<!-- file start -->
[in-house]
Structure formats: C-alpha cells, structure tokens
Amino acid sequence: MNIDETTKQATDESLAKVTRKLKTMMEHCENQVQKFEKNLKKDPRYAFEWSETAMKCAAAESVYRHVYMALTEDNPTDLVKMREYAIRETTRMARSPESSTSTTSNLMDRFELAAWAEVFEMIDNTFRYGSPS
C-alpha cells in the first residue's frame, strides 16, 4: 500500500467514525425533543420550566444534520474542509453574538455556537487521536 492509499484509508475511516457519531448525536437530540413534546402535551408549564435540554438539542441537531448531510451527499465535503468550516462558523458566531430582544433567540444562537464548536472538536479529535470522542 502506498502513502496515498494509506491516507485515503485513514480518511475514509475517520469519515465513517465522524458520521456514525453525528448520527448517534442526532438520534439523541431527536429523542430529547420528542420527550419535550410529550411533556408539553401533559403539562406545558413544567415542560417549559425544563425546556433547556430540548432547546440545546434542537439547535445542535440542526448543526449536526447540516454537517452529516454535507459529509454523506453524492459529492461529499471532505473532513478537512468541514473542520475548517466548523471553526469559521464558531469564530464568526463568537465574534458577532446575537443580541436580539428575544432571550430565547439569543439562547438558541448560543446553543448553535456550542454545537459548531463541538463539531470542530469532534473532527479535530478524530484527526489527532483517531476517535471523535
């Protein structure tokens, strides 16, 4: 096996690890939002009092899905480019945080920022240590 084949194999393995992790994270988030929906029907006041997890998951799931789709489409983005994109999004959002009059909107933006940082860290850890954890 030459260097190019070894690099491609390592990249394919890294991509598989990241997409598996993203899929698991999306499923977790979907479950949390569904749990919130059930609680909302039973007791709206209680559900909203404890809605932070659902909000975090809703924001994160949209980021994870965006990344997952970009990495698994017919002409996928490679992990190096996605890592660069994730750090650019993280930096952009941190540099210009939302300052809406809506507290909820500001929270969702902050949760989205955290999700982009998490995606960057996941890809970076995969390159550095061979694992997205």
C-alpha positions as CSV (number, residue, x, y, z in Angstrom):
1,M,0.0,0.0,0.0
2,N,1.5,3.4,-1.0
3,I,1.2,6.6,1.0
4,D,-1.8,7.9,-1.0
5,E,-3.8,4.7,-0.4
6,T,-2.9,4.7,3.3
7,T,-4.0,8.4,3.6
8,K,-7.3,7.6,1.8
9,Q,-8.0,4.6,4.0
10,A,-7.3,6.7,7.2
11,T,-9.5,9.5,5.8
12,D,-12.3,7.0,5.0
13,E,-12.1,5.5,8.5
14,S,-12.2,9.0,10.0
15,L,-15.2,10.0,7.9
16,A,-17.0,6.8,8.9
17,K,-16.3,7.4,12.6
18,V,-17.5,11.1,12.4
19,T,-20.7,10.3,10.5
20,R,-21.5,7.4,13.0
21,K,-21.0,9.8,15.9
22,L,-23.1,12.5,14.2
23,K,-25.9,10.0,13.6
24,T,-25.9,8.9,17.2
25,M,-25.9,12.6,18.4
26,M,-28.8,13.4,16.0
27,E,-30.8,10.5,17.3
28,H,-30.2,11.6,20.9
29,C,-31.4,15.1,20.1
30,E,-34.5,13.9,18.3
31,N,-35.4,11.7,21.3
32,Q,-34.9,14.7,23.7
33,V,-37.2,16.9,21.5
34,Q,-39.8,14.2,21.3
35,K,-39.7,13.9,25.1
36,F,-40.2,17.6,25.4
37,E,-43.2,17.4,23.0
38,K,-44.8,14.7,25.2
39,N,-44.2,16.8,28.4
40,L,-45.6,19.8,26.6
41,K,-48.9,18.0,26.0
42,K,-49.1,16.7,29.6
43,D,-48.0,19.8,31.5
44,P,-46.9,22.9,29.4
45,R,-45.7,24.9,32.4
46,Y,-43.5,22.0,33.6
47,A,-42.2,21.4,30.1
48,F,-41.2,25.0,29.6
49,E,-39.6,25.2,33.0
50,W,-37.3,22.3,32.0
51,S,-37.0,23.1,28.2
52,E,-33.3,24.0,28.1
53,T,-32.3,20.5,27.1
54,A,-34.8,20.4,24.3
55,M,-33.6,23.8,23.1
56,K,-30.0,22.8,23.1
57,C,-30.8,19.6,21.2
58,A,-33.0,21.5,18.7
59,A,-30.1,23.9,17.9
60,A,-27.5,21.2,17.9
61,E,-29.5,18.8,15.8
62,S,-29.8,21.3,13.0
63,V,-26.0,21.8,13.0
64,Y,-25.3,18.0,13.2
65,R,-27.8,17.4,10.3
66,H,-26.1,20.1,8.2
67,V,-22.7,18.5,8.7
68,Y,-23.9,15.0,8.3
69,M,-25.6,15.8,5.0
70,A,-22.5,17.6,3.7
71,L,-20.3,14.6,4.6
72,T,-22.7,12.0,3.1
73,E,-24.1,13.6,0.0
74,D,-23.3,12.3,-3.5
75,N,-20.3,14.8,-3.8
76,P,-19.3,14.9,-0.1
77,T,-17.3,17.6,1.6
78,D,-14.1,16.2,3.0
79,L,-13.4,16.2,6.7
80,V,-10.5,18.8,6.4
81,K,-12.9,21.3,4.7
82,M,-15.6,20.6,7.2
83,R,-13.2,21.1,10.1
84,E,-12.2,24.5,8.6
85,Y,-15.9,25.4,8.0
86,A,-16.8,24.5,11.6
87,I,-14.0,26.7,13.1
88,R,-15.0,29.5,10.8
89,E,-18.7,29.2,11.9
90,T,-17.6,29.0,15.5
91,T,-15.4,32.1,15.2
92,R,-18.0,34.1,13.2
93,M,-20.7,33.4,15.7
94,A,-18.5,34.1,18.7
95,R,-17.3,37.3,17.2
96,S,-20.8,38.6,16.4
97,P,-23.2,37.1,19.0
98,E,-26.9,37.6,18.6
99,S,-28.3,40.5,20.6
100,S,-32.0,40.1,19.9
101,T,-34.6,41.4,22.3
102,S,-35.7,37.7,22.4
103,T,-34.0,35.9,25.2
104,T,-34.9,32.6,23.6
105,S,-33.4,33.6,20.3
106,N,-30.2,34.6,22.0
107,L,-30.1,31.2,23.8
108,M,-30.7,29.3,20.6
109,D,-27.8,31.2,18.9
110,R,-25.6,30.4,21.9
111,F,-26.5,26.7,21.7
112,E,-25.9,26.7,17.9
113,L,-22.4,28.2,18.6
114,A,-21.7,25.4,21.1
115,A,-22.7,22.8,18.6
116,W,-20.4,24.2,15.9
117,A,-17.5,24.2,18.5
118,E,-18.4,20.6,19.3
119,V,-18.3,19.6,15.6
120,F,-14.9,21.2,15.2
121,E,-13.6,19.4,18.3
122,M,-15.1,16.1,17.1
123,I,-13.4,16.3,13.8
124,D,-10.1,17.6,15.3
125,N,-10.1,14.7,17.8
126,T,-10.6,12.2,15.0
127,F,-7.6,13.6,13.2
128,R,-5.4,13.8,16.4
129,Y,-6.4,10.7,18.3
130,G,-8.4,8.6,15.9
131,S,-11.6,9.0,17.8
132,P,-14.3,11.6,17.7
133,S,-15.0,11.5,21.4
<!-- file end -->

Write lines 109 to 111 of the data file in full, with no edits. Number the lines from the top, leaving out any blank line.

103,T,-34.0,35.9,25.2
104,T,-34.9,32.6,23.6
105,S,-33.4,33.6,20.3